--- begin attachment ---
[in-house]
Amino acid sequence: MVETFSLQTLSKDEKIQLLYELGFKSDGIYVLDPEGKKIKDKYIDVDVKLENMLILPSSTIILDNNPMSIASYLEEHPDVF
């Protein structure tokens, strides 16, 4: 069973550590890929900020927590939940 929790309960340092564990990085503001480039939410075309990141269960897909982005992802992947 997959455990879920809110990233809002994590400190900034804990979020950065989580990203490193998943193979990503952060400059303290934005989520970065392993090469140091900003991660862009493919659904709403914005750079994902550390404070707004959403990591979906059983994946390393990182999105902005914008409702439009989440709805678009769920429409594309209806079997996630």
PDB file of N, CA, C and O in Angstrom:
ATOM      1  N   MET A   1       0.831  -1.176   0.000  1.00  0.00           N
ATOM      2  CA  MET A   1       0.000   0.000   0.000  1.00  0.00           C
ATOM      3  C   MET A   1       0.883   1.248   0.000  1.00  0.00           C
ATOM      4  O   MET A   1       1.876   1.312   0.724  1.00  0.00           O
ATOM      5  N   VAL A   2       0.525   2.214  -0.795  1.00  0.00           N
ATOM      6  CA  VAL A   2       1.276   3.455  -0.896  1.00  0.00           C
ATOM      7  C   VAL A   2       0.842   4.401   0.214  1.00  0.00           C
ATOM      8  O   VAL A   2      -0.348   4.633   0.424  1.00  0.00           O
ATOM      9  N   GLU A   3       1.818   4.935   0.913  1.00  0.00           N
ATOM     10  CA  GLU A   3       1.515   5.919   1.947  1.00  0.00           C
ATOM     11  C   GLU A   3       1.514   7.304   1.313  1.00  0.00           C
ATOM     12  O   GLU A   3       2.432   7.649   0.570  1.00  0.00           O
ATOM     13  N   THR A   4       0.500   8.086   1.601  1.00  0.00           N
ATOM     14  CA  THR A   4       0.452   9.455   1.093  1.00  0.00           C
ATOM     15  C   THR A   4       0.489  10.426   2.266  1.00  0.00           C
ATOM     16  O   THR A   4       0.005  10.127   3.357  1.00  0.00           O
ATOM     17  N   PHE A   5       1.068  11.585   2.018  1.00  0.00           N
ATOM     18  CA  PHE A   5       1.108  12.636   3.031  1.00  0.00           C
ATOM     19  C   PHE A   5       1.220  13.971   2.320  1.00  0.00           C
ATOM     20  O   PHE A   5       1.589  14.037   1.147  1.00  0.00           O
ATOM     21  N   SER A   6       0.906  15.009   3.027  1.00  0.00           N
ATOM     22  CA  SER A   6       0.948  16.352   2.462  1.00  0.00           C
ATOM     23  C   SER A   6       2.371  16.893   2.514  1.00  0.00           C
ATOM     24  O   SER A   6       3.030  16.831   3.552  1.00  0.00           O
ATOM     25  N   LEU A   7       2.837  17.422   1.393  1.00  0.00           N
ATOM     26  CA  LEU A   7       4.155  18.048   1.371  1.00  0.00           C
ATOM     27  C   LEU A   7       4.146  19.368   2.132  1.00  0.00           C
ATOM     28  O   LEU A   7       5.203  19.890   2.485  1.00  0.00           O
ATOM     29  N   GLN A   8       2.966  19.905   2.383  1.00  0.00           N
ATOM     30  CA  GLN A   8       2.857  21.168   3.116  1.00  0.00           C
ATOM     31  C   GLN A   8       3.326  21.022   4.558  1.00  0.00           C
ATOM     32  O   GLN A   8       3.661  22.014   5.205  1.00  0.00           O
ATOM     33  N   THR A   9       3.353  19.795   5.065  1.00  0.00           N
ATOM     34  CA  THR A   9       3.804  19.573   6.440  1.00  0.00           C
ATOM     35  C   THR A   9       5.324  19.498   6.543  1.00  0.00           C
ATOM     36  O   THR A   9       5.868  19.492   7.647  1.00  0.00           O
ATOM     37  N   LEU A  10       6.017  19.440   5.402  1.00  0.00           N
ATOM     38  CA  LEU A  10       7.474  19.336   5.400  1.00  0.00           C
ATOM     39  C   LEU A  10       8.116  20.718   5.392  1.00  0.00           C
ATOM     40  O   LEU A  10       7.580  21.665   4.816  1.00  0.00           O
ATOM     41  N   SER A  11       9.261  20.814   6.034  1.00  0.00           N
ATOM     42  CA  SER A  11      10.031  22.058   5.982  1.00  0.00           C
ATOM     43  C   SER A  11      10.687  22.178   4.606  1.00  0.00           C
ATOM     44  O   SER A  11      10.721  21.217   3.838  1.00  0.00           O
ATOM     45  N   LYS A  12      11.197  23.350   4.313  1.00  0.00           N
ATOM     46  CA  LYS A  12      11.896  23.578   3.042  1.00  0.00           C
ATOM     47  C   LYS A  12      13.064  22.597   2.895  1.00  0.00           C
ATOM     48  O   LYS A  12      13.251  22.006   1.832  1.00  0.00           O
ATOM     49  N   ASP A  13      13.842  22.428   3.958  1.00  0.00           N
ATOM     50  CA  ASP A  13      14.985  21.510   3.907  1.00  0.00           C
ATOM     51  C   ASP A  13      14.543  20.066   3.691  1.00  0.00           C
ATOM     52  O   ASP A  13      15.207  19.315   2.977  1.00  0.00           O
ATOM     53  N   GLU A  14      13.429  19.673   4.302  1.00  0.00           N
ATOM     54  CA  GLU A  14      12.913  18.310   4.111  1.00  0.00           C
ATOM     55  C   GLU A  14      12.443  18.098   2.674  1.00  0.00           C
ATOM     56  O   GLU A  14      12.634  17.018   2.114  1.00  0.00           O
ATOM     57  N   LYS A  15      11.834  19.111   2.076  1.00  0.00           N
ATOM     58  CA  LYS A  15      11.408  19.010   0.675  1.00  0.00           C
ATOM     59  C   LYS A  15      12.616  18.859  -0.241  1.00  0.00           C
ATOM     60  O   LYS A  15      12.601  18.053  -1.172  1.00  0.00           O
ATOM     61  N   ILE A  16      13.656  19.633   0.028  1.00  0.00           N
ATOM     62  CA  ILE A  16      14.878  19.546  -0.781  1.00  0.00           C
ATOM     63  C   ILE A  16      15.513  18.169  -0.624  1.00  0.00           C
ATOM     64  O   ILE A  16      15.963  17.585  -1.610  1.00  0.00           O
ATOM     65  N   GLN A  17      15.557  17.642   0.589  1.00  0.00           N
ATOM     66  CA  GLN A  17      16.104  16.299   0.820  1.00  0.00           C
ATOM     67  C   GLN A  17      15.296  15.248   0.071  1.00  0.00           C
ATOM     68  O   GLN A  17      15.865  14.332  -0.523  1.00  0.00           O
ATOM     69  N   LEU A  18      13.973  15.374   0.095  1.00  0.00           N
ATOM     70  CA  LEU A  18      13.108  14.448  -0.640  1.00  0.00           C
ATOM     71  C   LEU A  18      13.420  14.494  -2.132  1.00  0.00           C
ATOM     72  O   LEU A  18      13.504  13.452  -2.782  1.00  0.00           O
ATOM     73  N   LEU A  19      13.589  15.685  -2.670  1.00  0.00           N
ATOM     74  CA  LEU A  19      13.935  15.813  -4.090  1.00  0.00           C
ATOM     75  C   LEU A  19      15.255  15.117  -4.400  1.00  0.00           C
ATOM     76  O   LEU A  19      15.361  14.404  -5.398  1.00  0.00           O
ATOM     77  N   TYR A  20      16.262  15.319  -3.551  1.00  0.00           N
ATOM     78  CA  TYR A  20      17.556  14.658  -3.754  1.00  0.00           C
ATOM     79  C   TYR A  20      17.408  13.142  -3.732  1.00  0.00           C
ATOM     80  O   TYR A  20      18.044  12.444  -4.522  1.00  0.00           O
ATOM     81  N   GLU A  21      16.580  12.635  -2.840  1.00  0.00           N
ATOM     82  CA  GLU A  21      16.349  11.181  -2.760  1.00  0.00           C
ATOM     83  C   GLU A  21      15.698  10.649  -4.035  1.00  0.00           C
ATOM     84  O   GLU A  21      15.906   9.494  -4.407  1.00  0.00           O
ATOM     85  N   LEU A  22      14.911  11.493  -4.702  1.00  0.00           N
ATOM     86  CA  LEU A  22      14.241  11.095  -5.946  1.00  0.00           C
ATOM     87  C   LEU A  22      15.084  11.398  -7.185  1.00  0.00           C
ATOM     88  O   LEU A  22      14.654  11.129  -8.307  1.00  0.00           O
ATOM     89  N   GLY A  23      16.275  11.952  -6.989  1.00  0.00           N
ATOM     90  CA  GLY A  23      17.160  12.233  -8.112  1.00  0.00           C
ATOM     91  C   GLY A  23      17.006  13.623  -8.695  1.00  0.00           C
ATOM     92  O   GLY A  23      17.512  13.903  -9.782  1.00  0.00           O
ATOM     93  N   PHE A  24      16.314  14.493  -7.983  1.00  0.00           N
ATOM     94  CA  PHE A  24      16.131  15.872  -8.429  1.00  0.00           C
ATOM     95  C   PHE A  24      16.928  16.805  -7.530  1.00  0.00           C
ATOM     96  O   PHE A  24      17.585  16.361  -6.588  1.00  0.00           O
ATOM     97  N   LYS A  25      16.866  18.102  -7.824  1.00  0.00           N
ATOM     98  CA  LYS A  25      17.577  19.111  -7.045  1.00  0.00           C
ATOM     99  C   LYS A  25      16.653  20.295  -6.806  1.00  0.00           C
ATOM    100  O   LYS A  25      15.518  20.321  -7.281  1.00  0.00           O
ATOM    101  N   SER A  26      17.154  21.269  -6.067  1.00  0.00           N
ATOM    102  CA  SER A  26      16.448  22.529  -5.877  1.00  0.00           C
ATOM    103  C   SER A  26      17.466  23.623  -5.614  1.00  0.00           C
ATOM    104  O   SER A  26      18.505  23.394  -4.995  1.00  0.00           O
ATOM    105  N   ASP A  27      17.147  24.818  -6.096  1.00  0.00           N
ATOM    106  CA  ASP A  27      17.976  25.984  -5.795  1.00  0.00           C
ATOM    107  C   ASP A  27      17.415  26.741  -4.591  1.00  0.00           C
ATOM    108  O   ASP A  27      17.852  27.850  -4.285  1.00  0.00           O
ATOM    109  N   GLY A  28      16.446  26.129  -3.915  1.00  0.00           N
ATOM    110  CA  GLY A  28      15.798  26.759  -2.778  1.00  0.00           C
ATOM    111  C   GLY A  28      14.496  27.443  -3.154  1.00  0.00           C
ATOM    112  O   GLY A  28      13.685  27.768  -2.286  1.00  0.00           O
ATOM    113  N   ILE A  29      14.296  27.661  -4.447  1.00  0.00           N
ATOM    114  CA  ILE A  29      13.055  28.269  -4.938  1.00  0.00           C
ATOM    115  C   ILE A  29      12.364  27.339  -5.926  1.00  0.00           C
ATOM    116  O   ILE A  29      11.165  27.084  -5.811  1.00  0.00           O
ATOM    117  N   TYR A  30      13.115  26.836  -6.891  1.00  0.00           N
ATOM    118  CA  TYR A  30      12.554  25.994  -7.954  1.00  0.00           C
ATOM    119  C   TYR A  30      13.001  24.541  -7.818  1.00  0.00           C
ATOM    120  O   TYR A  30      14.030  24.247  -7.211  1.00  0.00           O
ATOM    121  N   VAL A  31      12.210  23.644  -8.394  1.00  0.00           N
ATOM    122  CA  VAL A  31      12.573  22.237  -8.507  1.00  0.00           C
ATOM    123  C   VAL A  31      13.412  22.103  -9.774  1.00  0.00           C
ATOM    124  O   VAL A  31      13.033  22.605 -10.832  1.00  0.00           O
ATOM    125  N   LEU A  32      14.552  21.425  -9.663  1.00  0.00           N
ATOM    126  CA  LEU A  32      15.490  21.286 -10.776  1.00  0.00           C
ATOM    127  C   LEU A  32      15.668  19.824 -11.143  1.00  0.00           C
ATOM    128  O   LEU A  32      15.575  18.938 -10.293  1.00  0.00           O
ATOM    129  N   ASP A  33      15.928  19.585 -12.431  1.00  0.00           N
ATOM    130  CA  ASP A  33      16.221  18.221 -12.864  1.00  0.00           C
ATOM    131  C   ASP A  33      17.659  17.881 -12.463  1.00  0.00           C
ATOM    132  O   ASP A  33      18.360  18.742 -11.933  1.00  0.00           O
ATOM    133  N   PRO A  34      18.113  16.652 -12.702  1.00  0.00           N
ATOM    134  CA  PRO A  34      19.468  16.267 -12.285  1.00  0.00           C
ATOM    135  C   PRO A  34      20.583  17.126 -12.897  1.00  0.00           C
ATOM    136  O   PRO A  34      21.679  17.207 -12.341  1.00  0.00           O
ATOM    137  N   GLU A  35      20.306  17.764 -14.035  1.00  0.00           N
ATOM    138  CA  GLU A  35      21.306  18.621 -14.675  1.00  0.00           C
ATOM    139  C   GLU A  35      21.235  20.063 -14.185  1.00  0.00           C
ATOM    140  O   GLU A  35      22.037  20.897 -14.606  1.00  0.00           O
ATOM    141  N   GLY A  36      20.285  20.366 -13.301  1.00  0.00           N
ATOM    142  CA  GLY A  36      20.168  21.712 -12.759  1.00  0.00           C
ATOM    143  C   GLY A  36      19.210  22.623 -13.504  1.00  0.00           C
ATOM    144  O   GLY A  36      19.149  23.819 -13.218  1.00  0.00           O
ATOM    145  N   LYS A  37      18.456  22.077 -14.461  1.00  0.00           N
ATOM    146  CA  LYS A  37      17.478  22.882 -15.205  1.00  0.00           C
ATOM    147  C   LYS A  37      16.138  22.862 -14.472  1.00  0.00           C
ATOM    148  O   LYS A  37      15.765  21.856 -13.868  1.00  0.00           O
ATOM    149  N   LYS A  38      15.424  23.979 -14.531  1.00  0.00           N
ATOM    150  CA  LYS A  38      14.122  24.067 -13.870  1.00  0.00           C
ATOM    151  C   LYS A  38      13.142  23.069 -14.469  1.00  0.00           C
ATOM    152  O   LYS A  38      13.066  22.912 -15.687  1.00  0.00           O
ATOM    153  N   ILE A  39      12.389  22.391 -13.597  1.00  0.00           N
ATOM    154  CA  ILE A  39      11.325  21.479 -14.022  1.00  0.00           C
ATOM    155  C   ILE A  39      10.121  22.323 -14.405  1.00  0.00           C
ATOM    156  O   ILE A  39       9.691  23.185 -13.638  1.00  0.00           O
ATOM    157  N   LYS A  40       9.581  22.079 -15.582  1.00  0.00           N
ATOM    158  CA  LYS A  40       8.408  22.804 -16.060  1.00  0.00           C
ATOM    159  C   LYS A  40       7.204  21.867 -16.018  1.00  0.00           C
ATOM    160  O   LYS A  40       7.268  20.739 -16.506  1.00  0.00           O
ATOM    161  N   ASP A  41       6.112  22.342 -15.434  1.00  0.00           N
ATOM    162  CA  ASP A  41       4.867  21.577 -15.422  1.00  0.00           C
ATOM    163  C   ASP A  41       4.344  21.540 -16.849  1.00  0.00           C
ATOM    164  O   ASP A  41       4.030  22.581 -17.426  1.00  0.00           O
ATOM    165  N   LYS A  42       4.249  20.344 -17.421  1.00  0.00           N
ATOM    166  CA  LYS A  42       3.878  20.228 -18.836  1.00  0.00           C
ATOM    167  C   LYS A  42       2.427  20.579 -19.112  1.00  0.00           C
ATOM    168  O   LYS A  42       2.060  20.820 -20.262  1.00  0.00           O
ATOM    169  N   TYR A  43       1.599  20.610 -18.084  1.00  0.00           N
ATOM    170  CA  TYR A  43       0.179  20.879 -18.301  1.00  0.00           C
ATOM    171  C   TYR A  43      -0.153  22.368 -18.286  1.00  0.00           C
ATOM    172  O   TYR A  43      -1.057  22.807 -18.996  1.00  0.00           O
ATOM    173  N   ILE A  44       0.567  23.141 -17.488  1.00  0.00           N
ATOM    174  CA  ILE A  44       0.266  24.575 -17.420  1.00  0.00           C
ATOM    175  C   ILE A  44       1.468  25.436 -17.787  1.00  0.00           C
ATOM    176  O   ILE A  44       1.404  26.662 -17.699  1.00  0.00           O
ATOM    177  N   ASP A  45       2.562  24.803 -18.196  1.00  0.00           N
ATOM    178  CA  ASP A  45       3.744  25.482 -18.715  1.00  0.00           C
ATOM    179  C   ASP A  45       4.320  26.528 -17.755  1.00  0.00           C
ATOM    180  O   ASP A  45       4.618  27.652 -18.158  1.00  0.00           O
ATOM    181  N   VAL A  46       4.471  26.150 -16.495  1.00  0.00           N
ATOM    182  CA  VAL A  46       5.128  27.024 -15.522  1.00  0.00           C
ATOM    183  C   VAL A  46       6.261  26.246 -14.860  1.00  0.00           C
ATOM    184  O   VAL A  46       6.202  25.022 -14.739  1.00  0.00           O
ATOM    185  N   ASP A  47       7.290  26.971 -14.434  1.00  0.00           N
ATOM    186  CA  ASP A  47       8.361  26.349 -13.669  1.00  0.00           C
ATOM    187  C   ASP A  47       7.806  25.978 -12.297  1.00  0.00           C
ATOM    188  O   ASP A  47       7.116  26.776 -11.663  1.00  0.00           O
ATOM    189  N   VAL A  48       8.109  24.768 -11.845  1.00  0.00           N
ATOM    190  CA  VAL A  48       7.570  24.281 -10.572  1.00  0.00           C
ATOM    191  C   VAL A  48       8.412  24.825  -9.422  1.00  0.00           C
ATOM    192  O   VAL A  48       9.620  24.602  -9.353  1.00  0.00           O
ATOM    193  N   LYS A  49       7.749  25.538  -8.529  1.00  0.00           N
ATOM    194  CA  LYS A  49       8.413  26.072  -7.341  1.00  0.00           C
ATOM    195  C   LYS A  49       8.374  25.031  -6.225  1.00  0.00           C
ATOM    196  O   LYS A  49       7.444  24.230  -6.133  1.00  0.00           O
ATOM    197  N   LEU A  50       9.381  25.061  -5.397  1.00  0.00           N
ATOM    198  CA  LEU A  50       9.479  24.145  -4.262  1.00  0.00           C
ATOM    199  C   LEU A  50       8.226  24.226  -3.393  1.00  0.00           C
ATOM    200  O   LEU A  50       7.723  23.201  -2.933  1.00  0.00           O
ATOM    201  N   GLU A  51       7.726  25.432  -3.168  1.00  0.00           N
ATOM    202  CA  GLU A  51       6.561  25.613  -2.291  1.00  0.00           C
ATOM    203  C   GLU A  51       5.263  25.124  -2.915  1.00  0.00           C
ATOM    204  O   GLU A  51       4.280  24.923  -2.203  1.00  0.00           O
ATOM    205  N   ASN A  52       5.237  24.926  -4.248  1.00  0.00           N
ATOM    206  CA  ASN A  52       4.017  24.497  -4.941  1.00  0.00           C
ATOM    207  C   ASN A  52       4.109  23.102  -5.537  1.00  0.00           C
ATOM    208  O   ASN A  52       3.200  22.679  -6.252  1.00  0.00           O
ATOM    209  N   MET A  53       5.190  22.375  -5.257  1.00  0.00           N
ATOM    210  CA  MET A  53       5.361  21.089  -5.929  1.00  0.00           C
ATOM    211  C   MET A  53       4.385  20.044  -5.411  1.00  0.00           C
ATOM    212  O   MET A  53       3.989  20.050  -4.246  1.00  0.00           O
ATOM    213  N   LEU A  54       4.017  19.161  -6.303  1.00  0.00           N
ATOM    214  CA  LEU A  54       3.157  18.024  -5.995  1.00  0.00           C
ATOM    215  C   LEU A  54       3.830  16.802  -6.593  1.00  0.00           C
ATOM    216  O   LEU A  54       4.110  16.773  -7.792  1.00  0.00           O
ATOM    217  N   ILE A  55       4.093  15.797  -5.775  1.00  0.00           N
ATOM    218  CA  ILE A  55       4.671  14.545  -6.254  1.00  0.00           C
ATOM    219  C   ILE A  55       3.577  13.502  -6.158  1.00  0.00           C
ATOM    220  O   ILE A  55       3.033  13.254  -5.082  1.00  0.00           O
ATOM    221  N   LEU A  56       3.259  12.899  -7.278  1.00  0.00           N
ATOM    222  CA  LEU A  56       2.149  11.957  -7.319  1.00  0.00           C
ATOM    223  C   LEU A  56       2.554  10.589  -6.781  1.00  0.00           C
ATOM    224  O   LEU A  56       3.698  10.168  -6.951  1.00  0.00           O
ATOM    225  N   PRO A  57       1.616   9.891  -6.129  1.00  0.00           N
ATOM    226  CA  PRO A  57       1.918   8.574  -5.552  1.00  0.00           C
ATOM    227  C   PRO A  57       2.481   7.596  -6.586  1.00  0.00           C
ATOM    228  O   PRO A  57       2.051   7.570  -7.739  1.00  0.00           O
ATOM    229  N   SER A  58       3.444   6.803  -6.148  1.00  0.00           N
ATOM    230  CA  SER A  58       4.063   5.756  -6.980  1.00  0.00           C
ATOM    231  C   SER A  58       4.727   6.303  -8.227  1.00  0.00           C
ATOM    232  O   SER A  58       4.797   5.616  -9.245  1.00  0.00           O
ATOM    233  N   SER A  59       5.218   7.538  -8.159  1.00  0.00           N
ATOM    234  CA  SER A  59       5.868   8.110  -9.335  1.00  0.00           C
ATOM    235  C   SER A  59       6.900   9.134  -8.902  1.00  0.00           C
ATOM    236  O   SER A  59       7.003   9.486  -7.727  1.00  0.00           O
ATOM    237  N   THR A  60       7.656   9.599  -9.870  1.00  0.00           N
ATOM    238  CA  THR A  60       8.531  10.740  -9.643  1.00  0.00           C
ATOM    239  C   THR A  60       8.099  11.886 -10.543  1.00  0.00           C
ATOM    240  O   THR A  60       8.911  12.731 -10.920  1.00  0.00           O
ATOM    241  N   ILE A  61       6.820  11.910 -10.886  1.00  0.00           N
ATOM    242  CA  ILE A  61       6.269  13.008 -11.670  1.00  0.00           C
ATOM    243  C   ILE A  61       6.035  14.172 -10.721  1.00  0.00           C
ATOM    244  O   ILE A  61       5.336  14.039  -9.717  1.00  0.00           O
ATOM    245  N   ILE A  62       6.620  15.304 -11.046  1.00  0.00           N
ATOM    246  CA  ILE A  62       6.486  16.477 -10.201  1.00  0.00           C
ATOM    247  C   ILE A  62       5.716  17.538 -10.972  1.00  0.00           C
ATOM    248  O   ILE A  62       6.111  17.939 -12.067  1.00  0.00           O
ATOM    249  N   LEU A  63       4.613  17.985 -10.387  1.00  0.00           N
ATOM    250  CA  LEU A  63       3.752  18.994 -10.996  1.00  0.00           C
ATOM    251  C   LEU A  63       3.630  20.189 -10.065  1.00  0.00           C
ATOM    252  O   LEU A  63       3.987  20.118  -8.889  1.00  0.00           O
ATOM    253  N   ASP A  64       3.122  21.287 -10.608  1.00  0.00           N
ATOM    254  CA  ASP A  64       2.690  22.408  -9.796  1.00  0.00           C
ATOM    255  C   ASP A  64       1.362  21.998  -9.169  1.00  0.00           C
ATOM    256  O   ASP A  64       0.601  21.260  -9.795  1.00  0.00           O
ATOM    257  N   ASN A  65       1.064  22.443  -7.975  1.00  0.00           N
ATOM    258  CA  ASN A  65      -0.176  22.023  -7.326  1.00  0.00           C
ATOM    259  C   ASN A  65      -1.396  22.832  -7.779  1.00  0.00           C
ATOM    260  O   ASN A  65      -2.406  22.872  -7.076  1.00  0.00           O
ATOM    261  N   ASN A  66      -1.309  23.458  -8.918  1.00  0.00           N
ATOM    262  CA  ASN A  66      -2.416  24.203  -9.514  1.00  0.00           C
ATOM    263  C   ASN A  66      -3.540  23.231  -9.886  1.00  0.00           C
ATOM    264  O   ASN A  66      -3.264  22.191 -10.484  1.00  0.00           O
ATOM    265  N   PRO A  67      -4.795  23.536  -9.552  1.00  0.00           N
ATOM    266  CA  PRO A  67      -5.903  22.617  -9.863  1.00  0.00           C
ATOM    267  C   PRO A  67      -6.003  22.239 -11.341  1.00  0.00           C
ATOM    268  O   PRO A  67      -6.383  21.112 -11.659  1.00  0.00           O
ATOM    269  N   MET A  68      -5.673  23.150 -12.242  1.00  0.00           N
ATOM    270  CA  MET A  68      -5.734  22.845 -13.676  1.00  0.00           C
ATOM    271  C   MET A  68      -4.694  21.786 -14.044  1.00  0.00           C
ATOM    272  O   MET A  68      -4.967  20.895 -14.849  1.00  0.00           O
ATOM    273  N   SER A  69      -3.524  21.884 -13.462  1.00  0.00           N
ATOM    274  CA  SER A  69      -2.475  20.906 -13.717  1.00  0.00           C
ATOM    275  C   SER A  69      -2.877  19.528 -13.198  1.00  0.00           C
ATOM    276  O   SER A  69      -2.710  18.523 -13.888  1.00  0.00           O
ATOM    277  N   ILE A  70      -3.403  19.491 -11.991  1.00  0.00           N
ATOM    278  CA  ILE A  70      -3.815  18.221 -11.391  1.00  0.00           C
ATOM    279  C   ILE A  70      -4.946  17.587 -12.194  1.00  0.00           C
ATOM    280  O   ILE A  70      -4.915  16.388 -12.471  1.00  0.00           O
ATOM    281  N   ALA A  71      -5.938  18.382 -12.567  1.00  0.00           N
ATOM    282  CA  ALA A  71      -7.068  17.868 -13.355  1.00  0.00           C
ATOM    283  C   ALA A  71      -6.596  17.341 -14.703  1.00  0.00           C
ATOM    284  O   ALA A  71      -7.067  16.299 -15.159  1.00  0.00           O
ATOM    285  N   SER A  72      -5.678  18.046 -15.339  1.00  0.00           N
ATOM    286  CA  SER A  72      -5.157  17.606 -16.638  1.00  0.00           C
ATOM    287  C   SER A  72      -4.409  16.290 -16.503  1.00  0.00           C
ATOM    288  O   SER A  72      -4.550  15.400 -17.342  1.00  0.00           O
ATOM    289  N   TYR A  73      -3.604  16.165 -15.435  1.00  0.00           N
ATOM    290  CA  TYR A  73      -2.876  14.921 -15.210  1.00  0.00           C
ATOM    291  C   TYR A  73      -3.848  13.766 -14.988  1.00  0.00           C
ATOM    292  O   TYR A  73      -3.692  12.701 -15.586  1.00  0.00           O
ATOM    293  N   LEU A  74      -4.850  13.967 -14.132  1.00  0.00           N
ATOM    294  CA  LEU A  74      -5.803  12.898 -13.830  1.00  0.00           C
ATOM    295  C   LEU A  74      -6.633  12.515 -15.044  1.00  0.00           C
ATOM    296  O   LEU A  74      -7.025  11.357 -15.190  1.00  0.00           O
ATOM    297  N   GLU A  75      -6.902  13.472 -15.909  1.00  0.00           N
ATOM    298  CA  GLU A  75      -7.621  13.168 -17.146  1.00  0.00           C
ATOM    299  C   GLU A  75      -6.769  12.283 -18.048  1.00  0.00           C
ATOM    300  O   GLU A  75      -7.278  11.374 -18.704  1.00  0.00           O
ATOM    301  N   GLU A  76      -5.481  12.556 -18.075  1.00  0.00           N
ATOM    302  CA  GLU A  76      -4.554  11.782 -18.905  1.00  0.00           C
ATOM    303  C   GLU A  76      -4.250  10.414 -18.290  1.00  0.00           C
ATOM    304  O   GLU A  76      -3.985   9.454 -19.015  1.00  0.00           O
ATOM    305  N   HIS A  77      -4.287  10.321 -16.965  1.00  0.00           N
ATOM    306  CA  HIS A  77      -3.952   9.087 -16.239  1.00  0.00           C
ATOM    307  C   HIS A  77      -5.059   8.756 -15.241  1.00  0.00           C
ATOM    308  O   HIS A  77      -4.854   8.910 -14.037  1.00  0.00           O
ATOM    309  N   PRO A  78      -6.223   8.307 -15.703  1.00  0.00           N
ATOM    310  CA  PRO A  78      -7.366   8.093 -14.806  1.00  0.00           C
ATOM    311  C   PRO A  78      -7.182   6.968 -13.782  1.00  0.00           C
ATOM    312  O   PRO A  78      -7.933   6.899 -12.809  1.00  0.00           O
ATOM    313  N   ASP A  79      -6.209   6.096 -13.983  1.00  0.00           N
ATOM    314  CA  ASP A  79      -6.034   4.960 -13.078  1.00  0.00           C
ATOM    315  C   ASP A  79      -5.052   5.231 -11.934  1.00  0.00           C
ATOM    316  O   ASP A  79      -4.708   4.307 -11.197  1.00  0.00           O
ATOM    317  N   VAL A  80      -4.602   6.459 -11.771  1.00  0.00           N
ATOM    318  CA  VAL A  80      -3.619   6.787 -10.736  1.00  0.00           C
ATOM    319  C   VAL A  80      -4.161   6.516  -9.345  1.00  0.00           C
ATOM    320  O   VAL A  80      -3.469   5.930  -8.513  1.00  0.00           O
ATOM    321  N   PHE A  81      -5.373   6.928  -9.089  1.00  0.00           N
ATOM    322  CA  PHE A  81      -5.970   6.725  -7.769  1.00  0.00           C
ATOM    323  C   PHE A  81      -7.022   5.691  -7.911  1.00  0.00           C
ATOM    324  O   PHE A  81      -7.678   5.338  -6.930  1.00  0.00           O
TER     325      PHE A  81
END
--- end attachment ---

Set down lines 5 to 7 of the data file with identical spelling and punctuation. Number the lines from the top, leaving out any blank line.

ATOM      1  N   MET A   1       0.831  -1.176   0.000  1.00  0.00           N
ATOM      2  CA  MET A   1       0.000   0.000   0.000  1.00  0.00           C
ATOM      3  C   MET A   1       0.883   1.248   0.000  1.00  0.00           C